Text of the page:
DCC lights in Heljan diesels

Discussion in 'Techniques' started by FiftyFourA, 3 November 2016.

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  1. FiftyFourA

    FiftyFourA Western Thunderer

    I wonder if any luminary out there can advise me on this -

    Looking at a chip I have just put into a modified Heljan 37 (Loksound XL v4.0), it occurred to me that I might be able to wire the red lights to spare aux ports (an extra one now the fan is disconnected for good) and programme them to two function keys so that I can switch them on/off depending on whether the loco is light engine or pulling a train.

    Is it that easy or am I missing something that will go bang!

    Will the lights need a resistor and how to wire it - bearing in mind I can just about wire a DPDT switch.

    Peter
     
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  2. richard carr

    richard carr Western Thunderer

    Peter

    Yes you can do that but its not as obvious as you might think to get all the wiring right.
    Personally I put the head code lights on the forward and reverse light options of the decoder and then put the tail lights on aux 1 and aux 2 so they can switched independently if you want to, although in practice I rarely put the tail lights on.
    You can do the same with cab lights if you want to.
    On some of the early models you need resistors but the more recents have them built in.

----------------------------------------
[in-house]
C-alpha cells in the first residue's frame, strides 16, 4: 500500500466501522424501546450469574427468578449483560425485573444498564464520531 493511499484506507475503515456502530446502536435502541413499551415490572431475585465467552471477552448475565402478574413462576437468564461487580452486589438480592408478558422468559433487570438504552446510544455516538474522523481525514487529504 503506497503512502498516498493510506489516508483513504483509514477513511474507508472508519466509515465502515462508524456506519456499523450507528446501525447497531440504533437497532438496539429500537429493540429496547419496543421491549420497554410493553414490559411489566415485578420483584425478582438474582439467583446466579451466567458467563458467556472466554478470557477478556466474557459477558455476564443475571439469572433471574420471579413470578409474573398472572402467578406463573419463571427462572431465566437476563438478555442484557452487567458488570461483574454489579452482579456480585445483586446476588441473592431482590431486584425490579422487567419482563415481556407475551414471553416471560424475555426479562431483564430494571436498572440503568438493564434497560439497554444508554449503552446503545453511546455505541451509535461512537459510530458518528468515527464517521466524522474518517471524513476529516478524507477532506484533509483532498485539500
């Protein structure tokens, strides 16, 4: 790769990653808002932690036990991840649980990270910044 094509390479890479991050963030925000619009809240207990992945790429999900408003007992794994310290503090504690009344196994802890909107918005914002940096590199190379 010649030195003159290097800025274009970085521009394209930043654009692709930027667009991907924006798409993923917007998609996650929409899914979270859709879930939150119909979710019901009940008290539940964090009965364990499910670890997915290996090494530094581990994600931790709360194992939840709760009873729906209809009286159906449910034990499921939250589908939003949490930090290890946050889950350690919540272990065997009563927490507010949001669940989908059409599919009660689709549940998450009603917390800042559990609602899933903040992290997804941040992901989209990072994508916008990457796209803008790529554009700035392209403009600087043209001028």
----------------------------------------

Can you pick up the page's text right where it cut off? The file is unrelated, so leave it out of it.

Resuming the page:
Richard
     
  3. Yorkshire Dave

    Yorkshire Dave Western Thunderer

    Hi Peter

    Firstly I'd go with what Richard has said about the headcode boxes on the normal forward/reverse lighting function and the tail lights on aux 1 and 2.

    Wiring resistors - this diagram is from the ESU Loksound 4 manual. Although for LEDs it is no different for bulbs and I use either 470 Ohm or 630 Ohm resistors.
    upload_2017-10-19_20-59-58.png

    For the lighting in my locos I now replace bulbs with 12v white/yellow (or red) LEDs with either 470 Ohm or 630 Ohm resistors. I also reduce the brightness and switch the lighting outputs on the decoder to LED mode. I had no option with the latter where I used a 12v micro bulb with a resistor for a rotary beacon.

    And finally... If you have access to or know someone locally with either an ESU Lokprogrammer or SPROG programmer this makes the programming the lighting and other functions a lot easier.
     
  4. Softvark

    Softvark Active Member

    Have a look at my post here which explains what I do. With the addition of a relay you can make the tail lamps direction dependent without using any other decoder functions.
     
  5. Nigel Cliffe

    Nigel Cliffe Active Member

    If the wiring is done as per Peter and Dave's answer, then how it is controlled is all down to CV settings in the decoder. I'd be using a larger resistor value than those quoted, they are about the minimum safe values for any LED, and a larger value will get a dimmer LED at the outset, rather than risking a degree of flickering from turning down the brightness with CV settings.

    Just about any function key control options are possible - particular F-button to turn all off, direction dependent behaviour for lights, etc.. etc.. But, setting them up manually by CV changes is a long complex process. Which is where the computer interfaces come in, anything which connects a computer to the DCC system (or a standalone programming device such as Sprog) will help with these changes.